A. Overview

I had my first hackathon on July 14–15th, 2018 as a part of a team named Teckle. Apart from how much fun I had with the team, I thought it was a great experience for me to work with competent developers. I believe a success of an organization depends on how tasks are assigned and how each member fulfills those task. The most important challenge of all is to ensure that everyone is minding their own business and doing what they are good at, yet the team, as a whole, is working towards the same goal. I think I had just that experience during the hackathon which made me feel like I can implement this again later.

B. What we built

I am very interested in building a decentralized community where people interact with each other based on mutual interest. The activity itself can be anything as long a group agree on a certain rule. The rule is very important because it provides a mission. Whether one fulfilled this mission or not can determines his or her contribution to the network. As long as contribution can be proven, it can be measured. And the measurement can serve as the record of one’s value within that community. Even further, I believe this value within a community can be considered outside the community. The most primitive form of this example is reputation in social network such as Facebook Like button. However, I want more formal and reliable system that can measure one’s effort and is fungible throughout the different networks.

C. Personal shortcoming

I am very sorry to my team mates because I think I showed some lack of competency during the competition. I think there are a lot of things to improve for the next time.

  1. Presentation Skill:
    My roles during hackathon were the main ideation planner, script writer, and the main presenter. In other words, I needed to understand what we are trying to make and explain that to other people. I do not think I did a great job. The most critical mistake made was that I did not make a thorough slides for presentation. I thought that I will be okay with pictures from the page design slides as long as I have a good script. However, I often forgot where I was going. I needed some text to refer me back to what I was saying.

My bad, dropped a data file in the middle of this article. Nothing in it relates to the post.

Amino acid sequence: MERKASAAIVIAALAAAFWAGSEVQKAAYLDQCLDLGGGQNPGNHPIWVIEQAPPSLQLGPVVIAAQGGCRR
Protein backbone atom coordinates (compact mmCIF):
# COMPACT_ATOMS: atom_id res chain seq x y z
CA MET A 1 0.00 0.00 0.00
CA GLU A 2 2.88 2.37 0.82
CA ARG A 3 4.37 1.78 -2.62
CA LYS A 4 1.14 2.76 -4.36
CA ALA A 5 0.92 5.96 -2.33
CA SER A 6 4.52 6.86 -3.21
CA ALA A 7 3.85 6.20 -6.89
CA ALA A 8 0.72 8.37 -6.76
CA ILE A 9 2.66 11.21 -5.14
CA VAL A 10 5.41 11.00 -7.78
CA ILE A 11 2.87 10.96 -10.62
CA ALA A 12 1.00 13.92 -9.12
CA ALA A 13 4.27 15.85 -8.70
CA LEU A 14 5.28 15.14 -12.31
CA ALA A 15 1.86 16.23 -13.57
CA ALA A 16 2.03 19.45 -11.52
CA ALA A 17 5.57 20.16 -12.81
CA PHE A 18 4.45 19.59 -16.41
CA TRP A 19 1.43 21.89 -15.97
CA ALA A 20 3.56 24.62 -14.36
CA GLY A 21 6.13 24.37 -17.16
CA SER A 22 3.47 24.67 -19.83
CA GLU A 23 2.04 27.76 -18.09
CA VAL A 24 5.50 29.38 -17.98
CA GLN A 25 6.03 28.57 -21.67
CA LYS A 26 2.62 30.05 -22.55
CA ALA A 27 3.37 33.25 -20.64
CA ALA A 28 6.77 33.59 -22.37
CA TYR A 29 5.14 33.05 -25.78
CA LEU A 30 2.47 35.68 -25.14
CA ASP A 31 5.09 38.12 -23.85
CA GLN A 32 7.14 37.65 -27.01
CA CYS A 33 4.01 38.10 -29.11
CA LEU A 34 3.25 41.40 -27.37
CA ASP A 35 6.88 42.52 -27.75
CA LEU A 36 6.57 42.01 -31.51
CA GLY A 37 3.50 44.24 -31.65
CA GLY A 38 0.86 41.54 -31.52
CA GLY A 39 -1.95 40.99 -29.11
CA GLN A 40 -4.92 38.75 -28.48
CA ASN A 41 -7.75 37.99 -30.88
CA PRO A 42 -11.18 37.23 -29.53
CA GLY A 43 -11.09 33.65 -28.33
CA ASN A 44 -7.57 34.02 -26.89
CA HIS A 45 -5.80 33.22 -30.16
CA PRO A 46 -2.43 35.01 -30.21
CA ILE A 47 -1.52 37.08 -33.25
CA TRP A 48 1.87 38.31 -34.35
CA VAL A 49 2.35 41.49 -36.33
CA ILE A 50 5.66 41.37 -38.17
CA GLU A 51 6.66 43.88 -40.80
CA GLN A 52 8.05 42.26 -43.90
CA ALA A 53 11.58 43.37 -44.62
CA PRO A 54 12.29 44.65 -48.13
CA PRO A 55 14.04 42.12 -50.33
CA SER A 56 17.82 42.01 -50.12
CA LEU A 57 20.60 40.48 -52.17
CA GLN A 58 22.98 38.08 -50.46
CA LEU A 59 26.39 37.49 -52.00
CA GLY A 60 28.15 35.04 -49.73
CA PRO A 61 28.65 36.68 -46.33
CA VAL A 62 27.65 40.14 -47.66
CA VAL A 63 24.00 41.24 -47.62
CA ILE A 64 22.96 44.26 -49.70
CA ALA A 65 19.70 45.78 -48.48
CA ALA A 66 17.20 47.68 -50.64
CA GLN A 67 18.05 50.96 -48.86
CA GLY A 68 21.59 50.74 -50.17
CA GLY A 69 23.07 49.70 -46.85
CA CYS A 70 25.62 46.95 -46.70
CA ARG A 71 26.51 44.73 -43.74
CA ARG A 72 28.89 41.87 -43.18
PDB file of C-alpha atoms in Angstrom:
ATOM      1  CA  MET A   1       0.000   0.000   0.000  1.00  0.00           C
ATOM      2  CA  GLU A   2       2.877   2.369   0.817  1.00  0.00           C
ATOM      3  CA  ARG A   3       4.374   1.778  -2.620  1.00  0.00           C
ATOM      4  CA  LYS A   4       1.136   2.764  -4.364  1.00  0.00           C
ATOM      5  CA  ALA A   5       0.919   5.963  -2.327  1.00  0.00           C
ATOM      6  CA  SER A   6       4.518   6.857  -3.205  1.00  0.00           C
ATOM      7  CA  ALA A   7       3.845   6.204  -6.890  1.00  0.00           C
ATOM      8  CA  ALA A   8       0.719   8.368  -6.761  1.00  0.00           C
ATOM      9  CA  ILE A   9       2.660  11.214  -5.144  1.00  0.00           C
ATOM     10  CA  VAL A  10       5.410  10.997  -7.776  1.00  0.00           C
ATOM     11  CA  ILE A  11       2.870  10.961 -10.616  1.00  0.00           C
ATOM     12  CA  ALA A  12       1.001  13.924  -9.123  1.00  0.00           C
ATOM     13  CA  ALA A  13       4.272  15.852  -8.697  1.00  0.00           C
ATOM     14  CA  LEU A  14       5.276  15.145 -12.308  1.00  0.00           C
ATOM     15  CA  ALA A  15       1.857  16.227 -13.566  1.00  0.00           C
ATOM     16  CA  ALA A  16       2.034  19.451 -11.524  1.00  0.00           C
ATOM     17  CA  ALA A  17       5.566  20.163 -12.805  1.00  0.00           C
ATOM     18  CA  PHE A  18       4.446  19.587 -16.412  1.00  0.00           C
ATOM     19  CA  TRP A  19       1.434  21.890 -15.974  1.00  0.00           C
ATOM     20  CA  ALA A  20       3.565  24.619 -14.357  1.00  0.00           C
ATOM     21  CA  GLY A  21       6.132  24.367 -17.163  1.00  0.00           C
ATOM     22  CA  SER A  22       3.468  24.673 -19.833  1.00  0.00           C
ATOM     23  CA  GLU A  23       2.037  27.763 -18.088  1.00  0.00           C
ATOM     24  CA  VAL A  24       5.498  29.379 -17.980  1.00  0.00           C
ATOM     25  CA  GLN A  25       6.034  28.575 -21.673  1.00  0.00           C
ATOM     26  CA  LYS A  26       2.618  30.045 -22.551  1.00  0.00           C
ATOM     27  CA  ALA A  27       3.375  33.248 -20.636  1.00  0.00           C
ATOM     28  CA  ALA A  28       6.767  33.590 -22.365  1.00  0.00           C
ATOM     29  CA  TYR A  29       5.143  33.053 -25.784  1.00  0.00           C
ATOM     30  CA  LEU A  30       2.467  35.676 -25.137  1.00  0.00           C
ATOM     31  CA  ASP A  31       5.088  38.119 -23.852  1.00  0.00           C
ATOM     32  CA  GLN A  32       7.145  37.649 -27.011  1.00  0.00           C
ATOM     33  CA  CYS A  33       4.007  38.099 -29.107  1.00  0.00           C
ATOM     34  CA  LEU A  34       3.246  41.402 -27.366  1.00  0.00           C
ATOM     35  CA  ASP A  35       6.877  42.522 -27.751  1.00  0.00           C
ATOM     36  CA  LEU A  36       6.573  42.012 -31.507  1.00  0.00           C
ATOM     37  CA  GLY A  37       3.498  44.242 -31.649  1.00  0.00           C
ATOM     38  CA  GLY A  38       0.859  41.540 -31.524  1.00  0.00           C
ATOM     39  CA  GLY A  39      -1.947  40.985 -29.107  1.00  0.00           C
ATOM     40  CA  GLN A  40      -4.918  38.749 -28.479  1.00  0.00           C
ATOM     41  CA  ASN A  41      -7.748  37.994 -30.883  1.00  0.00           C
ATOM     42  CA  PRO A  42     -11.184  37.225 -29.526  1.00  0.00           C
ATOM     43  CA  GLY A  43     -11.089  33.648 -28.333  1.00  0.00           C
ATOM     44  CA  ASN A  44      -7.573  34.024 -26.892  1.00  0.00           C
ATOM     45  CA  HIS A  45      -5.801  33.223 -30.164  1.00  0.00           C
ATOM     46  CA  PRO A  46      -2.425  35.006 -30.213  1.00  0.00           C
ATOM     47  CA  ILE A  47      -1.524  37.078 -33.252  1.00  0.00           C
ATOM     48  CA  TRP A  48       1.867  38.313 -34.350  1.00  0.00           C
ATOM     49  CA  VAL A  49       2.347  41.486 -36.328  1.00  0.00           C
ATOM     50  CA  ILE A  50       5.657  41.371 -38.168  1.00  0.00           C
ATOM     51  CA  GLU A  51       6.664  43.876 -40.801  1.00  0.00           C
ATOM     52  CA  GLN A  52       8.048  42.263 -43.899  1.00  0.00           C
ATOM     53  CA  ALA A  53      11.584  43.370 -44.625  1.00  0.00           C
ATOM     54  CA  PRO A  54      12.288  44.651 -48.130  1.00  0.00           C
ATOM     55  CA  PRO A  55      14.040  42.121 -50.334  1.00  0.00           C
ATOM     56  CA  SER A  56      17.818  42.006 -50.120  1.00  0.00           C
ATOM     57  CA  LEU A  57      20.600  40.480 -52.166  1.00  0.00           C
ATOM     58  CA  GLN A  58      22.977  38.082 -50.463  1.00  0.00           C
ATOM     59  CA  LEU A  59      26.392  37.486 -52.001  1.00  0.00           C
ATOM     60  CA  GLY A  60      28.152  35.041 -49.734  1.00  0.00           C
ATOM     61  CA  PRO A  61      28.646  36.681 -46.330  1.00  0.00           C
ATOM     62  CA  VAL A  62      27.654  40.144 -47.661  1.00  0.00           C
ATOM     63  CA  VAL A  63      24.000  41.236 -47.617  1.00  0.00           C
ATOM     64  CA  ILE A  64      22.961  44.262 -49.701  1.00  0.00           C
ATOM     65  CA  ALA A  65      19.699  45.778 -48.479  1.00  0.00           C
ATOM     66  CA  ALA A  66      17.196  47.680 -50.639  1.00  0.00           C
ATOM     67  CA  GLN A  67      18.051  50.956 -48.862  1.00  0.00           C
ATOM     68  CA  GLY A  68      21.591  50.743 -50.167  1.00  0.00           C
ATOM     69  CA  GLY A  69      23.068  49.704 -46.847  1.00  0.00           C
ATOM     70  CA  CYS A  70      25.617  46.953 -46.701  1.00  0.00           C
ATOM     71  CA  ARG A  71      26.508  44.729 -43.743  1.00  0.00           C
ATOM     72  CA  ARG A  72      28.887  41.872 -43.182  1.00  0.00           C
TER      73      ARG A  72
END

2. Technical understanding:
    When I studied blockchain, I had a goal to communicate technical concepts with others who know more about it than I do. I thought that I reached some conceptual level of understanding where I can converse technical terms at least on conceptual level.
    During the hackathon, this thought turned out to be naive. It seems that I had been blessed to meet good people who could explain very difficult concept in simple terminology. They were able to explain so well that it made me feel that I am good at understanding. In short, it is not because I was able to understand; people made me understand it.
    I am studying the code and I cannot understand how it operates. If I do not understand this myself, how would I be able to explain it to others?

D. Questions From Panels

During our final presentation, there were three questions asked from panels. They were all very good questions and gave me a lot of thoughts.

  1. Why decentralized?
    The second question was about why this service needs to be developed on top of decentralized ENS. There are two reasons for decentralization.